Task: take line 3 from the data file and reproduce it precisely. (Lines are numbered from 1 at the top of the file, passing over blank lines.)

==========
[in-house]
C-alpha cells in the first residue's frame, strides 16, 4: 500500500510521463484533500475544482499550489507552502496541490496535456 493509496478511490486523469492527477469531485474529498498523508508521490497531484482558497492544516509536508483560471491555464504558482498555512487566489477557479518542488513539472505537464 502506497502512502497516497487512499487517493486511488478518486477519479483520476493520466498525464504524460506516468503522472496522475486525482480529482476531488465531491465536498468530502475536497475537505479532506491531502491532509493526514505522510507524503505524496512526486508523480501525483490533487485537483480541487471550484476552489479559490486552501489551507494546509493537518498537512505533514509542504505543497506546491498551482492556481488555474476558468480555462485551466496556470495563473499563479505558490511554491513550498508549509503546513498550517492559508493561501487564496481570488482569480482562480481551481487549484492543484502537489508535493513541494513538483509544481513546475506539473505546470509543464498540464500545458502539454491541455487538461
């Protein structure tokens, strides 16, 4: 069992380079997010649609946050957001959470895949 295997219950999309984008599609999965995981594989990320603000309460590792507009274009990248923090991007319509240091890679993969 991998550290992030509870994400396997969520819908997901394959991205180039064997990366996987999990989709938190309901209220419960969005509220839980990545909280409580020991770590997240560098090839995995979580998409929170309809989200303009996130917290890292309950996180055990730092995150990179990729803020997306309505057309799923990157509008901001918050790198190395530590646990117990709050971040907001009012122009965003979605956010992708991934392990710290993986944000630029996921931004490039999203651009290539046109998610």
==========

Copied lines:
């Protein structure tokens, strides 16, 4: 069992380079997010649609946050957001959470895949 295997219950999309984008599609999965995981594989990320603000309460590792507009274009990248923090991007319509240091890679993969 991998550290992030509870994400396997969520819908997901394959991205180039064997990366996987999990989709938190309901209220419960969005509220839980990545909280409580020991770590997240560098090839995995979580998409929170309809989200303009996130917290890292309950996180055990730092995150990179990729803020997306309505057309799923990157509008901001918050790198190395530590646990117990709050971040907001009012122009965003979605956010992708991934392990710290993986944000630029996921931004490039999203651009290539046109998610």